Research has shown that young children ara influenced by beauty. They look longer at beautiful faces than unattractive faces. But in their behavior they do not attach almost any importance to looks. The fact that teenagers and adults do find looks of great importance has to do with education and socialization. Research has shown that already from kindergarten on, children consider physical attraction to be a very important characteristic, as a result of which unattractive children often show different social, mainly negative behaviour (see article in the background column from by Drs. T de Vos - van der Hoeve; Mirror mirror on the wall)


Source : http://www.beautyanalysis.com:80/index2_mba.htm

Research also shows that adults treat unattractive children more negatively and that these children consequently behave more negatively. This spiral of discrimination based on looks is very hard to break out of. Minister Vogels has recently launched a campaign in the media to give more attention to more "average" sizes. Although it was meant well and the press attention was successful, many unattractive people must have felt bad because the models used for the campaign certainly do not correspond to the characteristics of unattractive people with special sizes. Of course the Minister quite rightly didn't want people all of a sudden to consider corpulence as an "ideal" and therefore, she obviously didn't use obese models . But the images used in this campaign did not reach the desired effect for everybody. The stigma of ugliness had even been strengthened because the models used, were one by one attractive people with perhaps slightly divergent sizes but certainly not unattractive looks. Quite the contrary. On this site we try to collect all information relevant to this subject. We also introduce our own research project. As progress is made, we will be publishing more and more results. We are looking forward to your reactions, experiences, remarks, and relevant contributions to this research.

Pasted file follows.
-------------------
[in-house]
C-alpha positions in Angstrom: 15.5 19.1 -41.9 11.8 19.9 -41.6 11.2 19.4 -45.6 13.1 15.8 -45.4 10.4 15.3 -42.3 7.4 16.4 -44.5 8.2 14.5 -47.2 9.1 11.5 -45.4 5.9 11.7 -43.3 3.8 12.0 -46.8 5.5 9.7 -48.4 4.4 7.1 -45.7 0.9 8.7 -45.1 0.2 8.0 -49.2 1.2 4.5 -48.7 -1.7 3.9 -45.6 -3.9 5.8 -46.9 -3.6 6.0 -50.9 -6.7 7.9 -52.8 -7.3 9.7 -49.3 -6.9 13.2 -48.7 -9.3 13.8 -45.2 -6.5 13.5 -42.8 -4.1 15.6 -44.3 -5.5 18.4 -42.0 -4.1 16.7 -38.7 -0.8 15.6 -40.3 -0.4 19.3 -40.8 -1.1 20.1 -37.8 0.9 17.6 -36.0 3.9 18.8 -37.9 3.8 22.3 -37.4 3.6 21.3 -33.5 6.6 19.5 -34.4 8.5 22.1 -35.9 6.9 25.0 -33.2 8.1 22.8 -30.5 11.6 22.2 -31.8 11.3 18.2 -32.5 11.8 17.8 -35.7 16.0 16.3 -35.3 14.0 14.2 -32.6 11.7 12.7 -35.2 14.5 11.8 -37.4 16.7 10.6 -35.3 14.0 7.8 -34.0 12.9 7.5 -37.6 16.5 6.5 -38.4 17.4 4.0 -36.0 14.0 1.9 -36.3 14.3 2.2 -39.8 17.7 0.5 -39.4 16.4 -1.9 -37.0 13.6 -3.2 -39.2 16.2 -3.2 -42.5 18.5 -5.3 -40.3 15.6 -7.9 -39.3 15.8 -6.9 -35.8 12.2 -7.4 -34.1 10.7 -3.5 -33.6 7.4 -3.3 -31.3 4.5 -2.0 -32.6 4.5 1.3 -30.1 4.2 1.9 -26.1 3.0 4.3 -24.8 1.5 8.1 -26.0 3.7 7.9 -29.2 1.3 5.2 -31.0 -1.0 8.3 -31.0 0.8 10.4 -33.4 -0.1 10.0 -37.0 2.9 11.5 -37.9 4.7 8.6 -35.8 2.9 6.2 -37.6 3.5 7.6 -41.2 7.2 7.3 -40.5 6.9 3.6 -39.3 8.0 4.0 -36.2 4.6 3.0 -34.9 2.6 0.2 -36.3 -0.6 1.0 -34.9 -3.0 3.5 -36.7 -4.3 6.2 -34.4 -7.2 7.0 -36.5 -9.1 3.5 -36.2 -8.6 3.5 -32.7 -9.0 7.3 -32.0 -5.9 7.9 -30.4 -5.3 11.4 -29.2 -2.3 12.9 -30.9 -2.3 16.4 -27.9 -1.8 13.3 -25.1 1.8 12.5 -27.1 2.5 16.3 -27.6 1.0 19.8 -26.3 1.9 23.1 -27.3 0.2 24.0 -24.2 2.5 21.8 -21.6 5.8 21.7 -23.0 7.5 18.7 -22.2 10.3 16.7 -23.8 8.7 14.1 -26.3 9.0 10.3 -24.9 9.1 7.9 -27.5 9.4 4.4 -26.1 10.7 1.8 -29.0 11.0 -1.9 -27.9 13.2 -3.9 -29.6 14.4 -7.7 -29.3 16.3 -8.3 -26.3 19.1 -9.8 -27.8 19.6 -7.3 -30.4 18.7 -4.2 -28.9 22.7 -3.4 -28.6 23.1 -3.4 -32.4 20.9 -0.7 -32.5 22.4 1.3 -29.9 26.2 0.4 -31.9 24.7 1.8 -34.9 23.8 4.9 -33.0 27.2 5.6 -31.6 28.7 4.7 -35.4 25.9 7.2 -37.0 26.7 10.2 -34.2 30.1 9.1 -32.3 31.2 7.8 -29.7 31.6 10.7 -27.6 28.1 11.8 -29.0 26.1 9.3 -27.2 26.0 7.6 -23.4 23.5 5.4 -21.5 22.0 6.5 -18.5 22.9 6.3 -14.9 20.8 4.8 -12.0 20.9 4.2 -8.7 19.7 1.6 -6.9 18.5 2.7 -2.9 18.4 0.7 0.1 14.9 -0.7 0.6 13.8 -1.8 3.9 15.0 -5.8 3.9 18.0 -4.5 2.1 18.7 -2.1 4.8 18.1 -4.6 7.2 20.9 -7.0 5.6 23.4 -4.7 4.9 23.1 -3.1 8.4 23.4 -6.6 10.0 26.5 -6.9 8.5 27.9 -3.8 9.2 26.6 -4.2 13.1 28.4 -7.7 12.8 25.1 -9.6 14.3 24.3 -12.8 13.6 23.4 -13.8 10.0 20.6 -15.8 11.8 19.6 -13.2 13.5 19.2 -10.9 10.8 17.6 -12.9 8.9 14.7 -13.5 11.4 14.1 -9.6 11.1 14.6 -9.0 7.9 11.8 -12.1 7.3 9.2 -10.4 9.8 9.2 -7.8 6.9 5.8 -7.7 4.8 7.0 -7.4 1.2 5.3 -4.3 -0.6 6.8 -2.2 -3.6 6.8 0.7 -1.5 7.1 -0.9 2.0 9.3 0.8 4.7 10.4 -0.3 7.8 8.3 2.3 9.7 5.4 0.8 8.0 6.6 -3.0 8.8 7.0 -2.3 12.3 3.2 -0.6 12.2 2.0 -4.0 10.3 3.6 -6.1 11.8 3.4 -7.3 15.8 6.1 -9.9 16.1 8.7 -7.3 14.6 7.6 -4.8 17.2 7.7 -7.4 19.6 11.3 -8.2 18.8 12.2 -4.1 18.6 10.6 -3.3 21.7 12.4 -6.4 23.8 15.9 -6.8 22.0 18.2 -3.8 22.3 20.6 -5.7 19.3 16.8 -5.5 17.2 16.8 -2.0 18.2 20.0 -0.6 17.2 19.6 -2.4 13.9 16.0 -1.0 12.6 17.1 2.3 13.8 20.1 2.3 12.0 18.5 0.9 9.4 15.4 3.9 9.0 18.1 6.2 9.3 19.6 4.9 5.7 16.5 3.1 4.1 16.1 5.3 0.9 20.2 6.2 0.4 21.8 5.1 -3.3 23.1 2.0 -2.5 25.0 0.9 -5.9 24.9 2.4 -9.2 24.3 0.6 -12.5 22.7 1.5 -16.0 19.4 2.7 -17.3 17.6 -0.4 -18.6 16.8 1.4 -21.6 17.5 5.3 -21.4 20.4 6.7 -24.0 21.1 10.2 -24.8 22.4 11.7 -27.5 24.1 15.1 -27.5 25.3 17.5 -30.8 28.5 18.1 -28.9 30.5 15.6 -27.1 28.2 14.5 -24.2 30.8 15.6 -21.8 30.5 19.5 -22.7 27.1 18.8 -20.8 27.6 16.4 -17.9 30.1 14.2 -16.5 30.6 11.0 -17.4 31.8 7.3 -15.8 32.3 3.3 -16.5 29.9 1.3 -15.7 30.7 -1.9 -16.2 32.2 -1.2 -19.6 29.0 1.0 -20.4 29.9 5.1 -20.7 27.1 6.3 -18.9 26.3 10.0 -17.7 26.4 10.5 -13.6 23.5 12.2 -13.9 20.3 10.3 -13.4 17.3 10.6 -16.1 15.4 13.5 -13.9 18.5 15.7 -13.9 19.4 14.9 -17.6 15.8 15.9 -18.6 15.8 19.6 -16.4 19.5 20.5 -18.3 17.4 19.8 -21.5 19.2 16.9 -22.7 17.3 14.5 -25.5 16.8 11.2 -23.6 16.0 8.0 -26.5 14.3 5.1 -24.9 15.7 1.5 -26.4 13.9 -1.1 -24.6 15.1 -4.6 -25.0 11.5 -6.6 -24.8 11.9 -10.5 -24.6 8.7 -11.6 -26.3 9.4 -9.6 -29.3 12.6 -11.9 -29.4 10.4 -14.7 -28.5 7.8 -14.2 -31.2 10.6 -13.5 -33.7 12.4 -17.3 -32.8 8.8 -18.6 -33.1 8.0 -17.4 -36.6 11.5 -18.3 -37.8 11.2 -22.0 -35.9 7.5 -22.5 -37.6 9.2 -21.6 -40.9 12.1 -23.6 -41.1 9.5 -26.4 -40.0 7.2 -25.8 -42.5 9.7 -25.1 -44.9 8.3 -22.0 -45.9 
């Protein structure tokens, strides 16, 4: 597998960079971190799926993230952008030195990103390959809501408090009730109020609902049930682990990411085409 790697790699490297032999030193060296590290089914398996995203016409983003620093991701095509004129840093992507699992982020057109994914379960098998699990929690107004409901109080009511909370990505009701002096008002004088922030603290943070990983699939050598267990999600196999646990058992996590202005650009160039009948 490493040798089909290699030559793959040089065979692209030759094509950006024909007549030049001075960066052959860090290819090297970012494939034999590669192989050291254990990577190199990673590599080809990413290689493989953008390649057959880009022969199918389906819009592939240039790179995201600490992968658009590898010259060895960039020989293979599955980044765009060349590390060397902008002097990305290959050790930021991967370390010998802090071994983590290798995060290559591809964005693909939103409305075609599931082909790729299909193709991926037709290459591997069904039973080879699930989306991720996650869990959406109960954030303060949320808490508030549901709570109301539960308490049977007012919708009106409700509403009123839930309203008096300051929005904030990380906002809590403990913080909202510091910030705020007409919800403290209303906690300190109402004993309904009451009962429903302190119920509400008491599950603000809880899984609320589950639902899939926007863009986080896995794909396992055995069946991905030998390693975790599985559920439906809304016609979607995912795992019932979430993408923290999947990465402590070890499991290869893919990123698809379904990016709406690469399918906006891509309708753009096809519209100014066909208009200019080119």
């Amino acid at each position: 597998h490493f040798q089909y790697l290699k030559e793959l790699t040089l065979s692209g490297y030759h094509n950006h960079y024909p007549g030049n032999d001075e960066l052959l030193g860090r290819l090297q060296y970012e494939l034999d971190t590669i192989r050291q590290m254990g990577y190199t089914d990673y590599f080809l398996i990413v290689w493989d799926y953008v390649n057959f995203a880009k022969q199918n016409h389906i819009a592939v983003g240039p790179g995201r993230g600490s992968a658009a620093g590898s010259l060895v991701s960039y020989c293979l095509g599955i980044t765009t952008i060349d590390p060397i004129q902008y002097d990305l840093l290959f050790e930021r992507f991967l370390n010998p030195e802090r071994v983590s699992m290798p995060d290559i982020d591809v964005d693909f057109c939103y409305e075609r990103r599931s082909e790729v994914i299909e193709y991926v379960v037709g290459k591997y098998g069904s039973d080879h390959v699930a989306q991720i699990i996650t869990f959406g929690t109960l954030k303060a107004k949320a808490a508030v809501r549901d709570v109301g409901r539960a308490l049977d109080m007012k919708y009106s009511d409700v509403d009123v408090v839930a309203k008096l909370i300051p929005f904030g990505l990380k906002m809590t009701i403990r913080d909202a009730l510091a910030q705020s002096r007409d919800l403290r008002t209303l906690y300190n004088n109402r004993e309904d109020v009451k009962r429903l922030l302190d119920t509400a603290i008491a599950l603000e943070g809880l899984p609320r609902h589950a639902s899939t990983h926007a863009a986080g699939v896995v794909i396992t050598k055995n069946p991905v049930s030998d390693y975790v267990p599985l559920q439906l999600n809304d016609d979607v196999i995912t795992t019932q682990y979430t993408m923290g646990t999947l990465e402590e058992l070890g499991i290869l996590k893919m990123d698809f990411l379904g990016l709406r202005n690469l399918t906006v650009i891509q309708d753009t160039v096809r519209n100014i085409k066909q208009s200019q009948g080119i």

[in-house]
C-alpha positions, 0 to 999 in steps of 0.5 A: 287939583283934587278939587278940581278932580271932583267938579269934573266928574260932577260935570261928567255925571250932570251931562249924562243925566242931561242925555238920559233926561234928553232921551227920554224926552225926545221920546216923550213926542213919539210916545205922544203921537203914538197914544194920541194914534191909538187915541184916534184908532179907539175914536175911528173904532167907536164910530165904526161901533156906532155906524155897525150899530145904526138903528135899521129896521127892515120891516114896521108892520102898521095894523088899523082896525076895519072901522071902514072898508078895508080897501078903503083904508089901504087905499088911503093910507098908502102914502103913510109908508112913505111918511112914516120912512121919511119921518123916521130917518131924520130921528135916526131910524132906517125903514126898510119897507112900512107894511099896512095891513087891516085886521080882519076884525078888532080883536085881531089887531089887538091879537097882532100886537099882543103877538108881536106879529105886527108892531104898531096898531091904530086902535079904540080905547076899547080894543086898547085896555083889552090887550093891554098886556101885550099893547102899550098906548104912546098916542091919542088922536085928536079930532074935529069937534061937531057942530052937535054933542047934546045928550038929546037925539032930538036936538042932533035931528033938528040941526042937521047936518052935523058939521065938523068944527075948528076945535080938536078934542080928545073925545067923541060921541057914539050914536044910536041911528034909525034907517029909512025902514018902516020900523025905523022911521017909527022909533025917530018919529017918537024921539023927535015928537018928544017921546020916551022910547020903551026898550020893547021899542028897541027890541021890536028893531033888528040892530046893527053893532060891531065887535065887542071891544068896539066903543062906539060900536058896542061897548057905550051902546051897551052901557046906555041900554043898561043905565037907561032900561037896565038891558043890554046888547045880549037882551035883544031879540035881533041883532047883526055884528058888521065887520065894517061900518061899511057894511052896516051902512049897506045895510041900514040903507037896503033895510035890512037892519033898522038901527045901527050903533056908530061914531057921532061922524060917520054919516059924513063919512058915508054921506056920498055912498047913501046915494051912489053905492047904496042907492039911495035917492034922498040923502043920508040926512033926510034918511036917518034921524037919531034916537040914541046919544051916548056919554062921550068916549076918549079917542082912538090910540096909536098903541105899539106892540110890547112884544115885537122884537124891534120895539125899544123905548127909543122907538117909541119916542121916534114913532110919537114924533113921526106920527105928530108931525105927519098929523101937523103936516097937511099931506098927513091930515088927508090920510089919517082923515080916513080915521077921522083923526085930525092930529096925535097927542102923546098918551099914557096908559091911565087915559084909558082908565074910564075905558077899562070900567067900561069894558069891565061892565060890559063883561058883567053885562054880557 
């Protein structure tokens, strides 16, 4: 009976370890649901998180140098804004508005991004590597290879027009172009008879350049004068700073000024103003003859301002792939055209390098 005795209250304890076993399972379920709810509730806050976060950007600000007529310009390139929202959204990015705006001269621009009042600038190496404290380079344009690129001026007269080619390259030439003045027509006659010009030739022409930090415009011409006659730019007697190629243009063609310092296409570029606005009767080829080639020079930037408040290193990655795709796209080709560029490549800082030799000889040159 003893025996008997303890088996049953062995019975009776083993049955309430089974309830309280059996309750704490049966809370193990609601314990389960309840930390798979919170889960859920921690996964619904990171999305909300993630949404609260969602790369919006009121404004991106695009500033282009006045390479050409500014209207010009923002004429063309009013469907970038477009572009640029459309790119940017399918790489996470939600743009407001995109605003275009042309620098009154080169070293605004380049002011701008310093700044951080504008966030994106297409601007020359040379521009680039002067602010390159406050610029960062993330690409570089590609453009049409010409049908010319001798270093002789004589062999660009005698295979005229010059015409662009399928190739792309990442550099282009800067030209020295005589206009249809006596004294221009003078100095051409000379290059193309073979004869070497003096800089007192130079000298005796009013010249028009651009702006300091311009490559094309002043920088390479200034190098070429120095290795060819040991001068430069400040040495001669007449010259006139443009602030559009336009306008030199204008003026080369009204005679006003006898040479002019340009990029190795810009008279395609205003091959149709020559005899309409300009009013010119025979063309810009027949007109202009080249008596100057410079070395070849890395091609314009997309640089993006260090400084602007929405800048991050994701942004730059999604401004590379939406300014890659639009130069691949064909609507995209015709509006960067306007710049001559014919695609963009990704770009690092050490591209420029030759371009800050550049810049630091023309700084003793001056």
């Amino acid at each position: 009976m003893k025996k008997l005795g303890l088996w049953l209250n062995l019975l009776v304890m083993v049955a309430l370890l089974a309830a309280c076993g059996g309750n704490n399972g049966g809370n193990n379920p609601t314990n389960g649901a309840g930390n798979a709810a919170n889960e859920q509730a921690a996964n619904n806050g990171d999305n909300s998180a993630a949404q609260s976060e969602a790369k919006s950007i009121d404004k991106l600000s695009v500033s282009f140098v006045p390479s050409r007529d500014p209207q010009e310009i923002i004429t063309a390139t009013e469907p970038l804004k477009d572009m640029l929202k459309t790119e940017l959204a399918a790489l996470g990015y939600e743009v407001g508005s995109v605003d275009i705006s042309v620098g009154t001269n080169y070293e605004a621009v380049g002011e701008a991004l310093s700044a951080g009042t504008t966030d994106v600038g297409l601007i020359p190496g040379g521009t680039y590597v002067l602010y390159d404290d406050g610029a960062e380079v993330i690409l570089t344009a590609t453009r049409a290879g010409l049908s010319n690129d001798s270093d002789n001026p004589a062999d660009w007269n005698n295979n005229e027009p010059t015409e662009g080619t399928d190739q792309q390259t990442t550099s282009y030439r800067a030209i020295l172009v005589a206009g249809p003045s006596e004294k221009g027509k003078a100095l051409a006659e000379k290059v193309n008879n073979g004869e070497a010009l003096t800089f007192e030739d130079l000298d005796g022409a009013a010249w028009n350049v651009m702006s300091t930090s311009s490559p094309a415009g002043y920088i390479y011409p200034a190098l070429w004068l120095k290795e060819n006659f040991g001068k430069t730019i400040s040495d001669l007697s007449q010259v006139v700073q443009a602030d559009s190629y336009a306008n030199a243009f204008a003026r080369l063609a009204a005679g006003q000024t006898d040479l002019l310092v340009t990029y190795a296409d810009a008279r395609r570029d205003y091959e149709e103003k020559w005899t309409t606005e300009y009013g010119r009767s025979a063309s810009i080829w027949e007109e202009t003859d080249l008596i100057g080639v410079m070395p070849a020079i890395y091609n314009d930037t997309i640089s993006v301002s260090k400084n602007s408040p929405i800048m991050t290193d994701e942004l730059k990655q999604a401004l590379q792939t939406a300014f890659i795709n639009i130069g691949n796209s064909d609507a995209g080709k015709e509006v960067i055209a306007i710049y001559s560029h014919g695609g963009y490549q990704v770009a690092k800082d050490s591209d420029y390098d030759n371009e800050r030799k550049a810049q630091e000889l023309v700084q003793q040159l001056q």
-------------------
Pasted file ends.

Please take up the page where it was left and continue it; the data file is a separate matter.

Gerard Gielen


The ugly duckling
'What an offspring' laughed mother duck as a peacock in his pride; while the downy, beautiful ducks were tripping around her. 'But you, ugly thing, you do not belong here', she quacked at a little ugly duckling, unsuspectingly waddling with the others. 'Boo, ugly piece of trash', snivelled the little brothers and sisters and if that was not enough, neighbour Betty Busybody stirred, 'from which nest growls that little young'. Trembling with fear and sorrow, the ugly duckling first crawled in a corner but then waddled deadly lonely into the wide world. Not a single animal encouraged it, they all called out: "how ugly!" The ugly duckling already wished to perish, but even that did not happen. It dragged lonely through the days until one day it got feathers as white as snow. It did not become a duck but a stately swan. When the others saw this, they hung their heads in shame.
Winner of the Print Advertisement : Jenna, 15, from Greenwich, CT